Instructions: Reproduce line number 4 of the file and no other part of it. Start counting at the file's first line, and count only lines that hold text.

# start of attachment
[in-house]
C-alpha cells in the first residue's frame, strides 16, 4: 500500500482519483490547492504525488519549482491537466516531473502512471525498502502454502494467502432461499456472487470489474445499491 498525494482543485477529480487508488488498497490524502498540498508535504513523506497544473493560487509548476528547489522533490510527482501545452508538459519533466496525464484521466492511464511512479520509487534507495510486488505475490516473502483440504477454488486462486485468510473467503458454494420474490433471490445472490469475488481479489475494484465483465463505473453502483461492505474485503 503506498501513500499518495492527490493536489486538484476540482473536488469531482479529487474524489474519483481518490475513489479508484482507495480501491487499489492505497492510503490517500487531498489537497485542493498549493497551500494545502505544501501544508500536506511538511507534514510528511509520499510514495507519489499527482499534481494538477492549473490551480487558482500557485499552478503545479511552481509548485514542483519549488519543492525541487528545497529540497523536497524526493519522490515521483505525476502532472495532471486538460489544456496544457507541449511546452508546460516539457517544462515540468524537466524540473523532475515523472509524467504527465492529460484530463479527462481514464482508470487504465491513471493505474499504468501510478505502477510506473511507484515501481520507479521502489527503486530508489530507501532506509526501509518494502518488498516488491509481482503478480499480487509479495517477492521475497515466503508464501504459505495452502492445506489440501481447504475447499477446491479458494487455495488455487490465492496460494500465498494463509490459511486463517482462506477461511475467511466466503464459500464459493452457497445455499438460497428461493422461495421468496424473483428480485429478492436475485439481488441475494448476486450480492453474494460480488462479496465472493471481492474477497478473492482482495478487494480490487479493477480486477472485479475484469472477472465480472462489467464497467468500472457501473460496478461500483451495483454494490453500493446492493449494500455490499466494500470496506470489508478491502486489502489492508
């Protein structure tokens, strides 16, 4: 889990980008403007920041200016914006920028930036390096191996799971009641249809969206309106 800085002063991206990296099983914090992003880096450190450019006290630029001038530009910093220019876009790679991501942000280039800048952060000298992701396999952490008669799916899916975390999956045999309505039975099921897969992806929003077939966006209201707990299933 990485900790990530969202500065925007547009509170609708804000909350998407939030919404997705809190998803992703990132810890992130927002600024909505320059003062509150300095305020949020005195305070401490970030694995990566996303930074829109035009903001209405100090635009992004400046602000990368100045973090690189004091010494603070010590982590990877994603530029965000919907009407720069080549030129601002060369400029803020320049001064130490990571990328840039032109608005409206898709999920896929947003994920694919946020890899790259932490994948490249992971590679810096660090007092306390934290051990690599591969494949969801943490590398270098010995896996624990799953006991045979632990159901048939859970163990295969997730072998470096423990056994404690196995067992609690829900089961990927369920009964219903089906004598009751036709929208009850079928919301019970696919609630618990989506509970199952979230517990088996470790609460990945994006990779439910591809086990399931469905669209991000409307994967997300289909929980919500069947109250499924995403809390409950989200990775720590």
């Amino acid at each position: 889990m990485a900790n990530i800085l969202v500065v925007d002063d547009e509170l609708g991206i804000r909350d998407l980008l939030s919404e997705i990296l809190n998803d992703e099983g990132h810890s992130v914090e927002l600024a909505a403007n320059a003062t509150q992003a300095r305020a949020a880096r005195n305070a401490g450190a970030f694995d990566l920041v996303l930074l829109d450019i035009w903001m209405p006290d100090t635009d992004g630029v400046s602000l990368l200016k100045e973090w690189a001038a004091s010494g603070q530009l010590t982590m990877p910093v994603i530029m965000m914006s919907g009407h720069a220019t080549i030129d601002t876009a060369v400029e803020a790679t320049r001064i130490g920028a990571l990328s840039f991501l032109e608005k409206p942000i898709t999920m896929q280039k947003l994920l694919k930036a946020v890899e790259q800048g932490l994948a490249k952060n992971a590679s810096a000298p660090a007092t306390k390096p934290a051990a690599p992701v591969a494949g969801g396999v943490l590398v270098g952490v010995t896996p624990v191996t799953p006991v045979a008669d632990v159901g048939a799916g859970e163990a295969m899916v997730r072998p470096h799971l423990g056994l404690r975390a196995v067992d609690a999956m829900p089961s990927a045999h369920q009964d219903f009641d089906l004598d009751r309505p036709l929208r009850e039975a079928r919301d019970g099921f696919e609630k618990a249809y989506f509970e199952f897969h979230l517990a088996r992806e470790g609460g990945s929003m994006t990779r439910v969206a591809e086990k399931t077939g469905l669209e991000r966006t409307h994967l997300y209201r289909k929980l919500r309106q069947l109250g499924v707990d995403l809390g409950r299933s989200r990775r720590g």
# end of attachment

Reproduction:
């Amino acid at each position: 889990m990485a900790n990530i800085l969202v500065v925007d002063d547009e509170l609708g991206i804000r909350d998407l980008l939030s919404e997705i990296l809190n998803d992703e099983g990132h810890s992130v914090e927002l600024a909505a403007n320059a003062t509150q992003a300095r305020a949020a880096r005195n305070a401490g450190a970030f694995d990566l920041v996303l930074l829109d450019i035009w903001m209405p006290d100090t635009d992004g630029v400046s602000l990368l200016k100045e973090w690189a001038a004091s010494g603070q530009l010590t982590m990877p910093v994603i530029m965000m914006s919907g009407h720069a220019t080549i030129d601002t876009a060369v400029e803020a790679t320049r001064i130490g920028a990571l990328s840039f991501l032109e608005k409206p942000i898709t999920m896929q280039k947003l994920l694919k930036a946020v890899e790259q800048g932490l994948a490249k952060n992971a590679s810096a000298p660090a007092t306390k390096p934290a051990a690599p992701v591969a494949g969801g396999v943490l590398v270098g952490v010995t896996p624990v191996t799953p006991v045979a008669d632990v159901g048939a799916g859970e163990a295969m899916v997730r072998p470096h799971l423990g056994l404690r975390a196995v067992d609690a999956m829900p089961s990927a045999h369920q009964d219903f009641d089906l004598d009751r309505p036709l929208r009850e039975a079928r919301d019970g099921f696919e609630k618990a249809y989506f509970e199952f897969h979230l517990a088996r992806e470790g609460g990945s929003m994006t990779r439910v969206a591809e086990k399931t077939g469905l669209e991000r966006t409307h994967l997300y209201r289909k929980l919500r309106q069947l109250g499924v707990d995403l809390g409950r299933s989200r990775r720590g």